i like culture as much as i like markets; but just like how markets need an outside force to become correctly aligned, culture takes extra effort to partake in in responsible and hygienic ways.
you are not just influenced by environmental factors, you are made of environmental factors, and this includes culture. culture is what determines and existentially determines what people think and value, and is very important.
here are some ways i think about culture in order to make sure i partake of it responsibly and i don't value drift.
if there is some force whose influence on culture you want to restrict, it's markets. as soon as markets influence culture, markets influence what people demand from markets, and you've got yourself a feedback loop of self-reinforcing Big Advertising.
advertising and in general market-motivated cultural influence is very not valid; it does not represent what people would otherwise freely or organically choose to want (as much as that's even a thing).
use a good adblocker. don't let websites (notably media streaming websites) recommend media to you; even if you end up enjoying individual works, they are still inducing a sampling bias. don't watch sponsored clips. outright avoid content that has unblockable advertising or even product placement. and, in a sense, don't give in to marketing; if a movie is successful because big hollywood maximally threw artistic vision under the bus in order to maximize profitability, then chances are it's not very interesting culture.
i tend to also avert my eyes from public billboard advertising outside; unconsented advertisement should absolutely be as illegal as any other unconsented influence on people's minds.
(by the way, this is my answer to anyone complaining about the state of big movies or big video games: just stop consuming them, and consume independent media instead. you are not gaining legitimacy by consuming them, they are gaining legitimacy by being consumed by you.)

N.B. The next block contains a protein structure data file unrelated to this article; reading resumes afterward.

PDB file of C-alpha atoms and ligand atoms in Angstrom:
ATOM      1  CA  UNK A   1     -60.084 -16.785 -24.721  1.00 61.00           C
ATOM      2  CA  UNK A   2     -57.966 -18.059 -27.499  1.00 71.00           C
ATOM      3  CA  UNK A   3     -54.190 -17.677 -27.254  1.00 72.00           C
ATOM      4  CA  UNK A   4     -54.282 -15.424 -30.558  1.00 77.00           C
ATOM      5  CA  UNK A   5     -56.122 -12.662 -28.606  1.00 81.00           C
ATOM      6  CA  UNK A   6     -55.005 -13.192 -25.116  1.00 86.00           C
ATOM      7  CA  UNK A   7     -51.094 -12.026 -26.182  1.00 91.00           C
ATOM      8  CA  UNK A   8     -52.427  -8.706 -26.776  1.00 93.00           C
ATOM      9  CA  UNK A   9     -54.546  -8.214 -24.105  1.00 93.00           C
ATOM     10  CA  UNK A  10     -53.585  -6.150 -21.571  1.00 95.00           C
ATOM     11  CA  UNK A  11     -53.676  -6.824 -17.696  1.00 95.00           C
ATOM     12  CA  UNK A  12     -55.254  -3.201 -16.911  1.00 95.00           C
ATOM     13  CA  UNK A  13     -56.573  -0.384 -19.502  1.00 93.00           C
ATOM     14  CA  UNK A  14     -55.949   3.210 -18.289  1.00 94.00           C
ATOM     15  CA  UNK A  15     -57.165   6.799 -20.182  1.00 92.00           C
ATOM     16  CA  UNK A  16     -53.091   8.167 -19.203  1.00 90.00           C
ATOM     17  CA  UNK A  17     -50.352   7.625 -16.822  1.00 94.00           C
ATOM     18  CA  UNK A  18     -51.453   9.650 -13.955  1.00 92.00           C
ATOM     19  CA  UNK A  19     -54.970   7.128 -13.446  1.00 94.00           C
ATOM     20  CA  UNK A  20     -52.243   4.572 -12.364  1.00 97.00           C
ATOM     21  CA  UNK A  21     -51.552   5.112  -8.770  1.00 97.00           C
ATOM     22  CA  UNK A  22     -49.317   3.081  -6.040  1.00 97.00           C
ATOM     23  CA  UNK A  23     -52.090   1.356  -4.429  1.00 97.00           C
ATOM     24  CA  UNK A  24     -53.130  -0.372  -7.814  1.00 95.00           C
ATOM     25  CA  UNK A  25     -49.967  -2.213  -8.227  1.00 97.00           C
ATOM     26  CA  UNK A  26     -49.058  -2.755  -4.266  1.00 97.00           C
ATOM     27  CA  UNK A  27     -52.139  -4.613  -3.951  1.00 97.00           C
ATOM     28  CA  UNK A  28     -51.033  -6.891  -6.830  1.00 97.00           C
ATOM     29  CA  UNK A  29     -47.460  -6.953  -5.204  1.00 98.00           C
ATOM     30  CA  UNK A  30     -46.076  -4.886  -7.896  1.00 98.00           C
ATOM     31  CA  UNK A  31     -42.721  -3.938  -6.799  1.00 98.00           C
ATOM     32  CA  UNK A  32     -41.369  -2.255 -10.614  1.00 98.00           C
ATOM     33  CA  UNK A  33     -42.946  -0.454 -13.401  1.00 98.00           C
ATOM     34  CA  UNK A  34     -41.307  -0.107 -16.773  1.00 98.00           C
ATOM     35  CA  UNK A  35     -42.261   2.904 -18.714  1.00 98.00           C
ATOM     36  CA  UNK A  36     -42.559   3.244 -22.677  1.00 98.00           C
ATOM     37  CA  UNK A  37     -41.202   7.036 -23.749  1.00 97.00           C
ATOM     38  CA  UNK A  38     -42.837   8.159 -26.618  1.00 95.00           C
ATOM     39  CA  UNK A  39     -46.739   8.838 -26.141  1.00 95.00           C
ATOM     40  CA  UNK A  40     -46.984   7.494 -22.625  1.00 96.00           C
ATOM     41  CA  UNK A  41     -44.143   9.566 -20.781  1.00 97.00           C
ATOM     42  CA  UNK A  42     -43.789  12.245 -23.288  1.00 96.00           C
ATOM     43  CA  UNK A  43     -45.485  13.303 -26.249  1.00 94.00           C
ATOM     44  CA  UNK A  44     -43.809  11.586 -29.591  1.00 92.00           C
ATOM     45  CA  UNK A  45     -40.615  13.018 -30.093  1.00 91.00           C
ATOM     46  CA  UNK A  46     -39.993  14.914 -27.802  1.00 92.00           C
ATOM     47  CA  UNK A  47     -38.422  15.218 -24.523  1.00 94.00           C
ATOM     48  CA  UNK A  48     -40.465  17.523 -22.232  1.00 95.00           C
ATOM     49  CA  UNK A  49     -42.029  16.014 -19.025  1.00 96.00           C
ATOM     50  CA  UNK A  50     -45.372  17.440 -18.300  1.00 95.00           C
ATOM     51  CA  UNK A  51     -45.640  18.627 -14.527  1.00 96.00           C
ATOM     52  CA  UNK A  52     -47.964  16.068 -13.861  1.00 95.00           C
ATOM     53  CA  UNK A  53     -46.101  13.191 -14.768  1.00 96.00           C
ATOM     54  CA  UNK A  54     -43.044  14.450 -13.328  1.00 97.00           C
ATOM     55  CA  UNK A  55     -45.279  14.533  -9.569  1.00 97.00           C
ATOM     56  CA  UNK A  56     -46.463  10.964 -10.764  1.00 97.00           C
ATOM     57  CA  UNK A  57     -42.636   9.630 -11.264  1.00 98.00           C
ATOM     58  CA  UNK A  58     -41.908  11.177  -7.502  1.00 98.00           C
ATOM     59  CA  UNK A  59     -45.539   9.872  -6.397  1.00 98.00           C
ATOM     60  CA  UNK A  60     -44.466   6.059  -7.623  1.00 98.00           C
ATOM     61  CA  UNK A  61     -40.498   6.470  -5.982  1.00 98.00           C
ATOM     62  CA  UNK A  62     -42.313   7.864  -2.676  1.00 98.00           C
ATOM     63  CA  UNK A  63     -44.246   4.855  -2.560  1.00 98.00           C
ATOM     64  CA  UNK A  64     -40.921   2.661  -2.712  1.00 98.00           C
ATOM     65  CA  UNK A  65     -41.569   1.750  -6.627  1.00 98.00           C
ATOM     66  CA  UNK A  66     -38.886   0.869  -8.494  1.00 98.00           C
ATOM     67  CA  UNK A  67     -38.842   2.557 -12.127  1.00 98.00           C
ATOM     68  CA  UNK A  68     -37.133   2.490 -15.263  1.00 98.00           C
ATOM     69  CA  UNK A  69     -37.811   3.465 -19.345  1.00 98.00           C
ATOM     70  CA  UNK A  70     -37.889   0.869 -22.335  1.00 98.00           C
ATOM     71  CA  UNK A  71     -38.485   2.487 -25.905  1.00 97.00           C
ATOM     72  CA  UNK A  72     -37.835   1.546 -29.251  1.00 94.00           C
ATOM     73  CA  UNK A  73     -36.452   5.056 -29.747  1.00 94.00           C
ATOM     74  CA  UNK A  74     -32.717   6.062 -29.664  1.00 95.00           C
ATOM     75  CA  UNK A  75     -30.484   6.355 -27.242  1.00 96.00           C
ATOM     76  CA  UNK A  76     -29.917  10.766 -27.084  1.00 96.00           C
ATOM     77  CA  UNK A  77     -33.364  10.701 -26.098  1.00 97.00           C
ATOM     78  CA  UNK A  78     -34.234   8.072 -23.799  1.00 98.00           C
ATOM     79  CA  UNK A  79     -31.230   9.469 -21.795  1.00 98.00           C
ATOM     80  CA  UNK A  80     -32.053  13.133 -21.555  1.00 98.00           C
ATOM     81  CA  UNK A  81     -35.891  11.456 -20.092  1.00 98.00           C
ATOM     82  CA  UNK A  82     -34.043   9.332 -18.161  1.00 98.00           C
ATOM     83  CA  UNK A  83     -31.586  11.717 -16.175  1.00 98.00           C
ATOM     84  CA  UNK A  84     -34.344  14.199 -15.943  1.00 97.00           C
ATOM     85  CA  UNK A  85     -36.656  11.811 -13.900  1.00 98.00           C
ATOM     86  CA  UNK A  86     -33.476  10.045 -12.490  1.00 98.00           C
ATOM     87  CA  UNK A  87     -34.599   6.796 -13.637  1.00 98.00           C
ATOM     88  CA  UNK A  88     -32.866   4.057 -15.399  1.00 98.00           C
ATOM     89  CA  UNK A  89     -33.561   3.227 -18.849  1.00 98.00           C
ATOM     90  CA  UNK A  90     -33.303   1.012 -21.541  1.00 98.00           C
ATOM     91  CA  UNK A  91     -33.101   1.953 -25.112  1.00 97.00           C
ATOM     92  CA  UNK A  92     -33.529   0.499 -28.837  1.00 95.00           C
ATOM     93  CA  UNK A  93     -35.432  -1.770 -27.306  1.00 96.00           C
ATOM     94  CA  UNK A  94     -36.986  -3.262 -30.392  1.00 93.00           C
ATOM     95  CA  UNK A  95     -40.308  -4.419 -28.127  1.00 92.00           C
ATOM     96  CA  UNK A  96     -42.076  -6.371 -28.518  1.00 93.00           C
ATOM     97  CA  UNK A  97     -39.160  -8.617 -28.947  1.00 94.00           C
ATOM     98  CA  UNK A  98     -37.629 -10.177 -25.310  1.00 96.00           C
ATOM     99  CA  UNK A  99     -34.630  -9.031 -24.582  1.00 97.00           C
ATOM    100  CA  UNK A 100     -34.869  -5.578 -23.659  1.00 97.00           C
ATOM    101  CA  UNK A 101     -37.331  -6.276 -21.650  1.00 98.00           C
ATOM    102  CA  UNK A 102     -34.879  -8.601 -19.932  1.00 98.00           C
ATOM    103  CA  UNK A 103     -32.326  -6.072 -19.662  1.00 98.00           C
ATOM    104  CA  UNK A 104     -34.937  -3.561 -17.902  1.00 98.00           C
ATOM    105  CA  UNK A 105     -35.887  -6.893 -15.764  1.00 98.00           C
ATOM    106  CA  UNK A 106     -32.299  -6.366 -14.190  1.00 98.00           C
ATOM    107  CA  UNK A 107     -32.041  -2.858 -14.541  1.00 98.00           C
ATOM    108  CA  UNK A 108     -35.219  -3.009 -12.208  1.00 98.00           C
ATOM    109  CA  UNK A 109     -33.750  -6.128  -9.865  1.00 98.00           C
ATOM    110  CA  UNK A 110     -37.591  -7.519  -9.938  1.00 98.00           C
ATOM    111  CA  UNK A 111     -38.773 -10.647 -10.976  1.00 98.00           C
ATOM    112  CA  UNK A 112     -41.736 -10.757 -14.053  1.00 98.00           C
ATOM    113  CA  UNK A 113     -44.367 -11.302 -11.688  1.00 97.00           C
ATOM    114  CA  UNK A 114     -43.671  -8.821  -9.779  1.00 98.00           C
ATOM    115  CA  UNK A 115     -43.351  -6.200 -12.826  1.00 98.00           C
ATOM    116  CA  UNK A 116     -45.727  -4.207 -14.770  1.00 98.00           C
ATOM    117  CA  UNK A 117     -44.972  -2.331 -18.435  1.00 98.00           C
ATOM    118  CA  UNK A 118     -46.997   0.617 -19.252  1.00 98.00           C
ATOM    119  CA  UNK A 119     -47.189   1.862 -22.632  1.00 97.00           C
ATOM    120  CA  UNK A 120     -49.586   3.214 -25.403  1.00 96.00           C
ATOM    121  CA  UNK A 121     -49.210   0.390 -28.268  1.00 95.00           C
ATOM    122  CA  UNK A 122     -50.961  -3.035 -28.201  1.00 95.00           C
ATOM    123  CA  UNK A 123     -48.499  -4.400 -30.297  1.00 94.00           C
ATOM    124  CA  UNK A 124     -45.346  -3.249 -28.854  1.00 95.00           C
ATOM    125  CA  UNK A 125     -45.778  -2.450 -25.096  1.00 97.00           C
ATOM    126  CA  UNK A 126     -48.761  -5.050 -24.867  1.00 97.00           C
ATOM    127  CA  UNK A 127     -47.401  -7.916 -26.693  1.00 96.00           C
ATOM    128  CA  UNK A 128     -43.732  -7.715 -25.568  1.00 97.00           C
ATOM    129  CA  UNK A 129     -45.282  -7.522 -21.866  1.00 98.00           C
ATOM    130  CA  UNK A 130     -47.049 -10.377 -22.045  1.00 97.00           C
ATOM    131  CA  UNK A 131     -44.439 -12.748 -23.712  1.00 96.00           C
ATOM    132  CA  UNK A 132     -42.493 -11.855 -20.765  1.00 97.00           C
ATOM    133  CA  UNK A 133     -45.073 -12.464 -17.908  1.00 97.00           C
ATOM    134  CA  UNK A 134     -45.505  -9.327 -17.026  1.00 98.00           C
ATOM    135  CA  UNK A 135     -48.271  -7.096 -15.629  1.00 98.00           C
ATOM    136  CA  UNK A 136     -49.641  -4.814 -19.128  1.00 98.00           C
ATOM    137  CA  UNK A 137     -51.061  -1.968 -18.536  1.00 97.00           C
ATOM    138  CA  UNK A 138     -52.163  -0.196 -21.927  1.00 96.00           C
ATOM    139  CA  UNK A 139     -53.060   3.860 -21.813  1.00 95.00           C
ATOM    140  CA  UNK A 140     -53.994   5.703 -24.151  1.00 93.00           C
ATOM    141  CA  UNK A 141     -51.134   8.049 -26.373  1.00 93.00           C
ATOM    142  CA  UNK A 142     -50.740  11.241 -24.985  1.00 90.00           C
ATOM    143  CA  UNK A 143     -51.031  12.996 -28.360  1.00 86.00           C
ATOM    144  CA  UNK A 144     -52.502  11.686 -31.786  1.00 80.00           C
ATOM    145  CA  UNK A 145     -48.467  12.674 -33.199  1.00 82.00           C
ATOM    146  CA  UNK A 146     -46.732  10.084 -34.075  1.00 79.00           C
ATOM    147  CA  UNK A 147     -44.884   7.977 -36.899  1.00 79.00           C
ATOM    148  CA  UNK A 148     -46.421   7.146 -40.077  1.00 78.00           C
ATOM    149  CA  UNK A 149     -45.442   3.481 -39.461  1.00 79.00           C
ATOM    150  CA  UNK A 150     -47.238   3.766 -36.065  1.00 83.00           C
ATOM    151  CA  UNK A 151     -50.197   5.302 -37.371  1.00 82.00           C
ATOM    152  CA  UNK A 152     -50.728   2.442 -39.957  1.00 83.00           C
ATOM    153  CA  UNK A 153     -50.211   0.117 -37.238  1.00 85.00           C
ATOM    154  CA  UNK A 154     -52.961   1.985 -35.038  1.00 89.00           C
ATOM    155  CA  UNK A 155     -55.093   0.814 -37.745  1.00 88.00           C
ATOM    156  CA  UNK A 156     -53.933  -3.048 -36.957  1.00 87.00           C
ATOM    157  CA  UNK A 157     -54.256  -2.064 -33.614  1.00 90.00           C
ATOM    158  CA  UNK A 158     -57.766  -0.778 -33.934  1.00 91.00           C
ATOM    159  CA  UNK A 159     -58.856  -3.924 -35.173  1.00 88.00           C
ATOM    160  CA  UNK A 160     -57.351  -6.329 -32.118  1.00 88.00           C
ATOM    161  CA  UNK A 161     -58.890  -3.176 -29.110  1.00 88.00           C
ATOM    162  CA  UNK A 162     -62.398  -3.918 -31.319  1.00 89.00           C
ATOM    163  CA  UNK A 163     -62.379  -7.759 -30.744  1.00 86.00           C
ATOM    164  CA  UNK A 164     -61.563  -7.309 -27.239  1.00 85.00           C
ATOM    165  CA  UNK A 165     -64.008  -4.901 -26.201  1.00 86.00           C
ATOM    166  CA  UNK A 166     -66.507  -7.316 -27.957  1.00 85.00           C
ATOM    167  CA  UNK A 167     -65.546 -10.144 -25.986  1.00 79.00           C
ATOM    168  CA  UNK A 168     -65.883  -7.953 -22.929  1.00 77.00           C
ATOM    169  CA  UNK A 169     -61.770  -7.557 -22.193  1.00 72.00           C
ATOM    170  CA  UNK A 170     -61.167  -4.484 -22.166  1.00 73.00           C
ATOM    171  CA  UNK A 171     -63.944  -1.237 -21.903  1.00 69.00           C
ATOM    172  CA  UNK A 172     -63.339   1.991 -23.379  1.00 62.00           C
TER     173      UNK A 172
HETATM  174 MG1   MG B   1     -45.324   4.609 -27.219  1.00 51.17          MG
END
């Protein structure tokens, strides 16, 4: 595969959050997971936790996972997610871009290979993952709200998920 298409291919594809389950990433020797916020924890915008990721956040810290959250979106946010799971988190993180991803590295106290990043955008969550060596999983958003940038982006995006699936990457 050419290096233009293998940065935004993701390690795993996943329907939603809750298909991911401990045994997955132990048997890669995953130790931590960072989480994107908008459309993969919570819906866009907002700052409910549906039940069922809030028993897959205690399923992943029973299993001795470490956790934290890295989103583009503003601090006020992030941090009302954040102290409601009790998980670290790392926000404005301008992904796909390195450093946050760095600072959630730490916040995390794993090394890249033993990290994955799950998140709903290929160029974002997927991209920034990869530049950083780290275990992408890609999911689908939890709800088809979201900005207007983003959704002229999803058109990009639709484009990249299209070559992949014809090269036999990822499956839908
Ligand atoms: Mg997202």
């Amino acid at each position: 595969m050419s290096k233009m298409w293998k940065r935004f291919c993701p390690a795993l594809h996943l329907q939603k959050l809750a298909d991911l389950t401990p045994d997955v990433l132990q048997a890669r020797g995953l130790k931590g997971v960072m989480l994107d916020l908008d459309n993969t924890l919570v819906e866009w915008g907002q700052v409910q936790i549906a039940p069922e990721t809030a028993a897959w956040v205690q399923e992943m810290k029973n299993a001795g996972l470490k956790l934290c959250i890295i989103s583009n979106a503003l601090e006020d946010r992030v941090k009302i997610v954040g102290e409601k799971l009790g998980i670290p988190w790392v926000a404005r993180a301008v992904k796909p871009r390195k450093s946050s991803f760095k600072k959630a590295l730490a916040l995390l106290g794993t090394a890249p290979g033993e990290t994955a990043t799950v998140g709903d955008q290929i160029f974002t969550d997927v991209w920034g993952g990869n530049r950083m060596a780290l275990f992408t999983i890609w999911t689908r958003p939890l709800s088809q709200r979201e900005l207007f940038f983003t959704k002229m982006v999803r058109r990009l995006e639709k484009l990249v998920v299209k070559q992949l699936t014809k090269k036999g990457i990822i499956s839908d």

memes want to occupy your mind and leech of your precious cognitive resources to spread. be conscious of that process and try to avoid places that are just memetic petri dishes; having fun is fine, but is the value you're getting from memes always worth it? wouldn't your cognitive capacity often be better spent on things you value more?
this point covers some obvious points, like systematically disregarding intellectual property laws — in this case especially copyright and trademarks, the latter of which literally being companies having some ownership over some words.
but there are subtler points here too: when you post a gif from a gif-picking utility or even an emoji, are you freely choosing how to express yourself, or is your set of acceptable thoughts and memes constrained by whatever platform you're picking on?
or, when you don't disable autocapitalization, autopunctuation, or spellchecking and spellcorrection, are you being railroaded by institutions into shaping how you express yourself according to their own standards?
language should be maximally alive, and people should use it however they feel like using it; if there is to be a standard, it should be that of free and organic consensus between individuals, not top-down enforcement by companies or state institutions.
even text encoding standards are institutional shackles on free thought.
people should be, and in my opinion are, the ultimate source of legitimacy.
universal sufferage tries to align politics to intrinsically value people; univeral basic income will try to align markets to do the same.
but a third struggle in that vein is to guarantee the continued control of culture by people rather than structures of power; to realign culture to people.